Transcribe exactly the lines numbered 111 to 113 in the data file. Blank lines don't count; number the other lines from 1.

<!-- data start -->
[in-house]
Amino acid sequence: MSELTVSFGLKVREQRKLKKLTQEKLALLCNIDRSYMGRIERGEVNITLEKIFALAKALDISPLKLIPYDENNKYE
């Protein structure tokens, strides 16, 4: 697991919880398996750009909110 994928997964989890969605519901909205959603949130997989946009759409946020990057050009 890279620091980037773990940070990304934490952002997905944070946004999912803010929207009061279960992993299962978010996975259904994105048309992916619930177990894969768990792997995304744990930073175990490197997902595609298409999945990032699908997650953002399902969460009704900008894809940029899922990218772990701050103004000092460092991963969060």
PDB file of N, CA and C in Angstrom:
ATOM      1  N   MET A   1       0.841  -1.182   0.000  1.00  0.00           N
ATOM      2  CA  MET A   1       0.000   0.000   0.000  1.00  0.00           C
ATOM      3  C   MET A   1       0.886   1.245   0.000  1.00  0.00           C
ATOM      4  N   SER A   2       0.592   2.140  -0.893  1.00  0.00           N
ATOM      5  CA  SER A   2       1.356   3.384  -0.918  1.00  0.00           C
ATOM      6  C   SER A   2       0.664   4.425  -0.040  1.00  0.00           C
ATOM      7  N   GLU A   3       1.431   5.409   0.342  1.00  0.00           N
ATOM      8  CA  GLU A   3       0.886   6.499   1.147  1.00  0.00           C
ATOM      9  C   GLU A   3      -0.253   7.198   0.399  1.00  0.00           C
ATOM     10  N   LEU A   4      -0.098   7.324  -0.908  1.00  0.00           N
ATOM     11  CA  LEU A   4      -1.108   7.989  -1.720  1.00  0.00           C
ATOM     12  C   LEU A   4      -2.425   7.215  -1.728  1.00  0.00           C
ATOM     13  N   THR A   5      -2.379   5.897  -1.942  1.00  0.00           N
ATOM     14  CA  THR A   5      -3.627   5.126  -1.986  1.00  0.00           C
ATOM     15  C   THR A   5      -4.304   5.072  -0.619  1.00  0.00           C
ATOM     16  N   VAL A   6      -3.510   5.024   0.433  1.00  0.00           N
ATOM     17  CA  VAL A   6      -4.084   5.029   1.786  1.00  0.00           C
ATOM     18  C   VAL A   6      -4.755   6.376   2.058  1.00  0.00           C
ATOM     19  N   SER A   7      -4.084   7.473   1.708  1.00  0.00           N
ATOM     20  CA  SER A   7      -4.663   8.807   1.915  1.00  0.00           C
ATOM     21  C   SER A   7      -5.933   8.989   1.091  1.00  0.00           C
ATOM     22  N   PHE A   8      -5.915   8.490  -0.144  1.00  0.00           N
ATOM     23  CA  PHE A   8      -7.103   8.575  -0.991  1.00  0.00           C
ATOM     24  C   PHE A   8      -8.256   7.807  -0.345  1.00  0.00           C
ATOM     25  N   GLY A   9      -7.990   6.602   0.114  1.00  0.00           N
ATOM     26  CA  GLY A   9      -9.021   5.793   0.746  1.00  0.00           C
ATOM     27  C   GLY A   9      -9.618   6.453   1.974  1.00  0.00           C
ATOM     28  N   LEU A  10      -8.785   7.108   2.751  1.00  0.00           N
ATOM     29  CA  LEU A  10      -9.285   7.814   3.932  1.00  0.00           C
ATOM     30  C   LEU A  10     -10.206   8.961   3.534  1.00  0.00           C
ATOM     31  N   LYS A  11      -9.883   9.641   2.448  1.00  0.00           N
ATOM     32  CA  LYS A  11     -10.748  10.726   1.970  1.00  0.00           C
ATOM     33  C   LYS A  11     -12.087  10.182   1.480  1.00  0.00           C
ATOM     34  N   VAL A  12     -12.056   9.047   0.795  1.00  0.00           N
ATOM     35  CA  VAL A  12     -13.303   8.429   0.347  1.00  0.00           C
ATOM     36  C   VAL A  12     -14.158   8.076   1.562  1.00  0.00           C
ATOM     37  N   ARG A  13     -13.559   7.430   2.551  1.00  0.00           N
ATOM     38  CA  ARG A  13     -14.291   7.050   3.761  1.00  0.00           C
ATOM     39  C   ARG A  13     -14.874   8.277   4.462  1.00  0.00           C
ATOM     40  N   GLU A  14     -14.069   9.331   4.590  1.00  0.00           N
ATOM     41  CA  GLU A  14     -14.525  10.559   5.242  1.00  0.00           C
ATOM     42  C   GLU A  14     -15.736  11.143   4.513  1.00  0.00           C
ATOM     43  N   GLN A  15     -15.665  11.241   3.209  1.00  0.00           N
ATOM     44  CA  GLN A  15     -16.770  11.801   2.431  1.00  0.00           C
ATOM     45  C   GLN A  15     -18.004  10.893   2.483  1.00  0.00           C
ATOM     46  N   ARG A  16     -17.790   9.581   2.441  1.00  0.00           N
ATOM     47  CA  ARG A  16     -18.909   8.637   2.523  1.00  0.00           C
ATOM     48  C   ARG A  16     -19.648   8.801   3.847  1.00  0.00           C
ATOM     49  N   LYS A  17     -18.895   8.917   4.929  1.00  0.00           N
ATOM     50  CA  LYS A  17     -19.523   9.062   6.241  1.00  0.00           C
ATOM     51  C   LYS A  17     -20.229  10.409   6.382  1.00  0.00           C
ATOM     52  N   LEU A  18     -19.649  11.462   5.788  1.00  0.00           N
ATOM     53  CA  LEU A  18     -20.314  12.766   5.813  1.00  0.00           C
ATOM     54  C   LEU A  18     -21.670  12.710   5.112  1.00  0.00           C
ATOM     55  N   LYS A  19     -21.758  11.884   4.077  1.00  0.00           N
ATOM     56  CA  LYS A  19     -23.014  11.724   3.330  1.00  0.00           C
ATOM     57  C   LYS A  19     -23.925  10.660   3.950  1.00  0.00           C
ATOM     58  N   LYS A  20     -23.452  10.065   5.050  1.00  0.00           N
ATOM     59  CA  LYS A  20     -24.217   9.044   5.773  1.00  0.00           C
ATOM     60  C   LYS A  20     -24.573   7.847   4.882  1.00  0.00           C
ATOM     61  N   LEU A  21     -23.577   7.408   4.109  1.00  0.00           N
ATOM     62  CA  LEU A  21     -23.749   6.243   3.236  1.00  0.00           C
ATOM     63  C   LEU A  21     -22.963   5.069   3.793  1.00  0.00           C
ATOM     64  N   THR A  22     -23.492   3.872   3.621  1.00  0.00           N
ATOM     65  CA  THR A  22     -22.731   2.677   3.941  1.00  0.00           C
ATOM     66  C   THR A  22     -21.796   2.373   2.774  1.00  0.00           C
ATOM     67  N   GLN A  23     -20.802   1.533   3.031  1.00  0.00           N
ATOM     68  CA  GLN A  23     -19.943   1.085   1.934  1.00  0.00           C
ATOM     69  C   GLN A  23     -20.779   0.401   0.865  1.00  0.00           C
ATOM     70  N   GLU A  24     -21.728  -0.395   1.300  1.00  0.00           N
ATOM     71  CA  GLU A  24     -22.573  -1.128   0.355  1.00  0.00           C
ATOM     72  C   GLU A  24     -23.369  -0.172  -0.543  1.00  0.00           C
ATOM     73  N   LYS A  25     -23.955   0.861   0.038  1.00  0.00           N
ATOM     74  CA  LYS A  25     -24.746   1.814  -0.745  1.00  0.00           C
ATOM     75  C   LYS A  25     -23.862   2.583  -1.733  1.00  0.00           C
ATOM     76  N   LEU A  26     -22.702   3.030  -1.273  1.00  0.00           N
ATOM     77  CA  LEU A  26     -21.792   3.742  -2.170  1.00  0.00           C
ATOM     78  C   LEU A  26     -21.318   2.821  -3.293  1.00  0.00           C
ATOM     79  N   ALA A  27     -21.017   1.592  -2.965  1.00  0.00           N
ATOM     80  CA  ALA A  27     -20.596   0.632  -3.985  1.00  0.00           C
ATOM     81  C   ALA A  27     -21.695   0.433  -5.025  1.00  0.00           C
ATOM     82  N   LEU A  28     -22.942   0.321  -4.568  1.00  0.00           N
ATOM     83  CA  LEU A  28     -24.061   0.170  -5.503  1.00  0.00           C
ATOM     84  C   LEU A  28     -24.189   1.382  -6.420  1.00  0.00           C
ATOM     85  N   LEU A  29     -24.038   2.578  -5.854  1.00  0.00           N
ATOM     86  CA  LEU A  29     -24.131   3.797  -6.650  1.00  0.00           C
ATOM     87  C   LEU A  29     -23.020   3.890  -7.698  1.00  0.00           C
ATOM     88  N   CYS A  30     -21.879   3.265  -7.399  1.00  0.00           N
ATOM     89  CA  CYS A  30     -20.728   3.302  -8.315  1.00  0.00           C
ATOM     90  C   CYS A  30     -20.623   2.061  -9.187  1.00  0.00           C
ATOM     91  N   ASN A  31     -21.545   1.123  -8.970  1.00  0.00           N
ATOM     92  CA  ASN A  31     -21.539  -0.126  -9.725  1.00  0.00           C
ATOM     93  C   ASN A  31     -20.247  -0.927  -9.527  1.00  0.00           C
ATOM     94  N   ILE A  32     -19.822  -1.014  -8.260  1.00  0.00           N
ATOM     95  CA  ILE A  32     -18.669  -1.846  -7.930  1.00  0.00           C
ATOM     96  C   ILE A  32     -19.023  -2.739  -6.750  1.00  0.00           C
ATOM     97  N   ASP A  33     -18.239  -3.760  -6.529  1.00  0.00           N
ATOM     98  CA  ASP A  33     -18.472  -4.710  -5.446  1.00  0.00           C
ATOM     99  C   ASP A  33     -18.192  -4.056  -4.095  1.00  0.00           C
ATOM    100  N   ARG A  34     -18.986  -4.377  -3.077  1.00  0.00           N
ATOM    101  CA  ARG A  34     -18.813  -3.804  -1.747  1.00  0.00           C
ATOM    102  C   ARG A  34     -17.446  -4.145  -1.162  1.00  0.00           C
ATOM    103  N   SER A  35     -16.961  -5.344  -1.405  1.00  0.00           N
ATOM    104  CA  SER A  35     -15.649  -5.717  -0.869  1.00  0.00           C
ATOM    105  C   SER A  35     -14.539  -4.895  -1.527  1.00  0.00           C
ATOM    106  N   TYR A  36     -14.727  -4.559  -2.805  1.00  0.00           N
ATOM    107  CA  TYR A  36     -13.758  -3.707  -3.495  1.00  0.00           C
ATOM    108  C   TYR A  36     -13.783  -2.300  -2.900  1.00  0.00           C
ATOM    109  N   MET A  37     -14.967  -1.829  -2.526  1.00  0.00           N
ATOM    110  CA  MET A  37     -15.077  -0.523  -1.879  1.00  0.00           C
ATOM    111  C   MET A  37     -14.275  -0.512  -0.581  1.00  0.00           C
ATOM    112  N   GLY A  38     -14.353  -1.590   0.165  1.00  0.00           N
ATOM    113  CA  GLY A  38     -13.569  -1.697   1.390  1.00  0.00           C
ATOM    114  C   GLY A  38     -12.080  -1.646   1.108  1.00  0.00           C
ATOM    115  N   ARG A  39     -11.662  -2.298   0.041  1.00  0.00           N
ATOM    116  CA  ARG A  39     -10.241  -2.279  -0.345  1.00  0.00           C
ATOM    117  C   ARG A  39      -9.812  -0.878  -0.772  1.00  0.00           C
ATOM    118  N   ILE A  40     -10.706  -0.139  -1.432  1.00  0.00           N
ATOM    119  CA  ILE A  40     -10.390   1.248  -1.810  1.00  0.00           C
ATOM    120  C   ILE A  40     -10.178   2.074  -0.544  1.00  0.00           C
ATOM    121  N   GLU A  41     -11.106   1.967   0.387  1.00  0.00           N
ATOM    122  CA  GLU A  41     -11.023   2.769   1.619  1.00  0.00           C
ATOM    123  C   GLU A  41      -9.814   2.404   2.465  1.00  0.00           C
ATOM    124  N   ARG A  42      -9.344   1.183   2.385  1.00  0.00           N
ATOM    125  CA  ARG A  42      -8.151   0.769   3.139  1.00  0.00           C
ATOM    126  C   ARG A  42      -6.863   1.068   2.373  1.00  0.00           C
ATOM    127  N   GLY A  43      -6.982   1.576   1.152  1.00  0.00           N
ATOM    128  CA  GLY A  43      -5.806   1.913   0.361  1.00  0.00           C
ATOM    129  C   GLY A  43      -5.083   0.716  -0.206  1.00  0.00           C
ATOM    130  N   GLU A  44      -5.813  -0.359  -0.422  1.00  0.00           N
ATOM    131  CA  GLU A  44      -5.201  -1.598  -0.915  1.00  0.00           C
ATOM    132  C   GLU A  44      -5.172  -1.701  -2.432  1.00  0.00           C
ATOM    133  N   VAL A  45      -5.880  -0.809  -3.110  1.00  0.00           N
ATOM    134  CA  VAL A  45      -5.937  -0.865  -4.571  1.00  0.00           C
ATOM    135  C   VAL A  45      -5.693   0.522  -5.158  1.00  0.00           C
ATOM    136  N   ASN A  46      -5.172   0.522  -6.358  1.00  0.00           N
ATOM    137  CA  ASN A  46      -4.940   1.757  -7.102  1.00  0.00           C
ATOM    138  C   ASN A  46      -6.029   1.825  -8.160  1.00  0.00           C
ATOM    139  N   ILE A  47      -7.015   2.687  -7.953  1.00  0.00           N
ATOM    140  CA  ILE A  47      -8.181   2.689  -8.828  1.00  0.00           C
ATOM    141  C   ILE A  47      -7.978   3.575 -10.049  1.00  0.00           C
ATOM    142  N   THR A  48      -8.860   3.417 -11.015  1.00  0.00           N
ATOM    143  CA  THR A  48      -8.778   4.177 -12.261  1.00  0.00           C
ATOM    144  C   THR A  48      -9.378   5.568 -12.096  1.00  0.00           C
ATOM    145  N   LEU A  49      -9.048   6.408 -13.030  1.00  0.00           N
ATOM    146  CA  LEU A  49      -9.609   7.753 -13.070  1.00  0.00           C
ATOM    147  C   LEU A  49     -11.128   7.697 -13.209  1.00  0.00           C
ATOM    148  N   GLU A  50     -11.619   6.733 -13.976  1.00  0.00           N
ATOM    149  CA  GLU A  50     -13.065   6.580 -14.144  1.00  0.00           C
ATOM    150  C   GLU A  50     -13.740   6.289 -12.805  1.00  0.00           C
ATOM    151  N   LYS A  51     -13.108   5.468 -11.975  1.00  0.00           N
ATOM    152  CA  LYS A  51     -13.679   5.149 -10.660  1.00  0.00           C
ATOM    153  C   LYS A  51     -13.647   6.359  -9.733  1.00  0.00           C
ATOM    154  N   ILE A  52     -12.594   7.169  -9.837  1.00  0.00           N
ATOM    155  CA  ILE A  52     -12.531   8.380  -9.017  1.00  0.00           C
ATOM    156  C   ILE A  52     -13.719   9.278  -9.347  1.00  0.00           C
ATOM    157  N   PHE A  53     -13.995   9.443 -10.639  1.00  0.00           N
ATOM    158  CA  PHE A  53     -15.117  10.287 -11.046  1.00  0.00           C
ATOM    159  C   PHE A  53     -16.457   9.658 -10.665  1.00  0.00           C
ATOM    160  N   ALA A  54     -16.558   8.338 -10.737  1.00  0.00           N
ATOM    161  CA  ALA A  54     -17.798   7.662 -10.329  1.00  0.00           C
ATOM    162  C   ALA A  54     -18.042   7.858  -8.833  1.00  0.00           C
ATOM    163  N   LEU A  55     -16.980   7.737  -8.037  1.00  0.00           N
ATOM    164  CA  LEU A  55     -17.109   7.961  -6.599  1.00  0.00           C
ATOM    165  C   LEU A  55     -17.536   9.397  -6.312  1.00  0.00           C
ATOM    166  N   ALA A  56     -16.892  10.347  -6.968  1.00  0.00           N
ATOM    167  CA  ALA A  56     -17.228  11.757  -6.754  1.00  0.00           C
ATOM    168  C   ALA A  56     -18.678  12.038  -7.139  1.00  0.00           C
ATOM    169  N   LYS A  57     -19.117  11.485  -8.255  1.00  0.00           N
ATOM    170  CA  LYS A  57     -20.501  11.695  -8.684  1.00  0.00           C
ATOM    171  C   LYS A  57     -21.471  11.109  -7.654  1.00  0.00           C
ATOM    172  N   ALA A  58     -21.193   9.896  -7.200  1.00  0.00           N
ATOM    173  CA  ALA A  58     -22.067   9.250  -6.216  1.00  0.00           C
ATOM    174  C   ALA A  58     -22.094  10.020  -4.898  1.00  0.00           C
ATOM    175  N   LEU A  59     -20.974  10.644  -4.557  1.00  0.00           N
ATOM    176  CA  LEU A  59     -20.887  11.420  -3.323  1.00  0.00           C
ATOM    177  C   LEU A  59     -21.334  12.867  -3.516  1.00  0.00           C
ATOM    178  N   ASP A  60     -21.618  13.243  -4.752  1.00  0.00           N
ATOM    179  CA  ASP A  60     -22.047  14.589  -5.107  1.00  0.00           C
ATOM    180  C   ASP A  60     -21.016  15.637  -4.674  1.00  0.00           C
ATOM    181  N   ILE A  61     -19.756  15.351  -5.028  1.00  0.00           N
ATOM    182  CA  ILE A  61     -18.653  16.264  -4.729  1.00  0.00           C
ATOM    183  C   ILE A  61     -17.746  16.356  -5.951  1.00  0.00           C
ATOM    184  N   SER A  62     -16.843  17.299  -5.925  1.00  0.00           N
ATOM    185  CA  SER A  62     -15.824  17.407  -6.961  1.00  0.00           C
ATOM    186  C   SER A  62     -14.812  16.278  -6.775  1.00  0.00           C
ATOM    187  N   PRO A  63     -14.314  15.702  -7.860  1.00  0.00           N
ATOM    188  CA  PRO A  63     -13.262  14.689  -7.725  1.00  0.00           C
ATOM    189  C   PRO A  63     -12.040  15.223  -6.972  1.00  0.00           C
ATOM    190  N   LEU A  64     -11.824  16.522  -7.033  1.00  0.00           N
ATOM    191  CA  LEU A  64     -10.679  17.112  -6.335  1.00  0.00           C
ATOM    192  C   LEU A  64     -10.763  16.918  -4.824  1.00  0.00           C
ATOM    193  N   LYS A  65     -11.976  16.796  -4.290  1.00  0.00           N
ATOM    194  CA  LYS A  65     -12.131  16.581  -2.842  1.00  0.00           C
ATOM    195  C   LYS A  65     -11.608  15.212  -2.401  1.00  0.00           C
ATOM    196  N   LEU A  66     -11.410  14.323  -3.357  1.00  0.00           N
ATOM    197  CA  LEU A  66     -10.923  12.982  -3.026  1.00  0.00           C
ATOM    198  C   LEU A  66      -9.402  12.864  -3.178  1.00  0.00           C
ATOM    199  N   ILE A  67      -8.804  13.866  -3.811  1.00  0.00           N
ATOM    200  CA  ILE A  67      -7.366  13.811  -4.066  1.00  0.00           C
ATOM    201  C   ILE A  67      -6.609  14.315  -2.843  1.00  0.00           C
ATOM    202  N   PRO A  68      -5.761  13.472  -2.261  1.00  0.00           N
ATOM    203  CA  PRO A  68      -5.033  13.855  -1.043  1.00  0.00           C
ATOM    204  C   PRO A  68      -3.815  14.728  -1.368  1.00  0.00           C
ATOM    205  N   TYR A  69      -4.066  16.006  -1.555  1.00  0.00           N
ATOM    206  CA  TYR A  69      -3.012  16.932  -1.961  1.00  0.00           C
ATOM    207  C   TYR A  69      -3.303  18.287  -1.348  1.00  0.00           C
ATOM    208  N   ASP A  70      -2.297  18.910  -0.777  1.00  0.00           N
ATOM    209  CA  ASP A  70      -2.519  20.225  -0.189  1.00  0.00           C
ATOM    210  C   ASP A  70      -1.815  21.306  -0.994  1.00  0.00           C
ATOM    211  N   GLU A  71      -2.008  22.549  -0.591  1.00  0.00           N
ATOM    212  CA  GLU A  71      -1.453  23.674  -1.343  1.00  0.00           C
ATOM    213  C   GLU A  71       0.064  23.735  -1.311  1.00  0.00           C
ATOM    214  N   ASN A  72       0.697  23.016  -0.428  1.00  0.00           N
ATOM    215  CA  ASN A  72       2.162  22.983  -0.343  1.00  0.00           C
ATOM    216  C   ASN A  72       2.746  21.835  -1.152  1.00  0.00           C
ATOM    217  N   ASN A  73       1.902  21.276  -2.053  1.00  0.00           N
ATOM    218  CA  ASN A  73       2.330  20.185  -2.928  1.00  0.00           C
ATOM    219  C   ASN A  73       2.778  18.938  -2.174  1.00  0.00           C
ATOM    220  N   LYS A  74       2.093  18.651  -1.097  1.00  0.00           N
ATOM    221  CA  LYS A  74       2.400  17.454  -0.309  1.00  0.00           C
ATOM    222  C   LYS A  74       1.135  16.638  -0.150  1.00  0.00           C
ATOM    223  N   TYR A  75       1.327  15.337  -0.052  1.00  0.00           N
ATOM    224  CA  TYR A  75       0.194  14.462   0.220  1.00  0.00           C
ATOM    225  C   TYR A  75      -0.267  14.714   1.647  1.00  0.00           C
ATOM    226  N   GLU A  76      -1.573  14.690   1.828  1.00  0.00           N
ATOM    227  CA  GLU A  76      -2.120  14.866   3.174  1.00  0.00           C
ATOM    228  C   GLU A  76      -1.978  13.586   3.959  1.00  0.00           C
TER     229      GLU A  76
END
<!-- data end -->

ATOM    107  CA  TYR A  36     -13.758  -3.707  -3.495  1.00  0.00           C
ATOM    108  C   TYR A  36     -13.783  -2.300  -2.900  1.00  0.00           C
ATOM    109  N   MET A  37     -14.967  -1.829  -2.526  1.00  0.00           N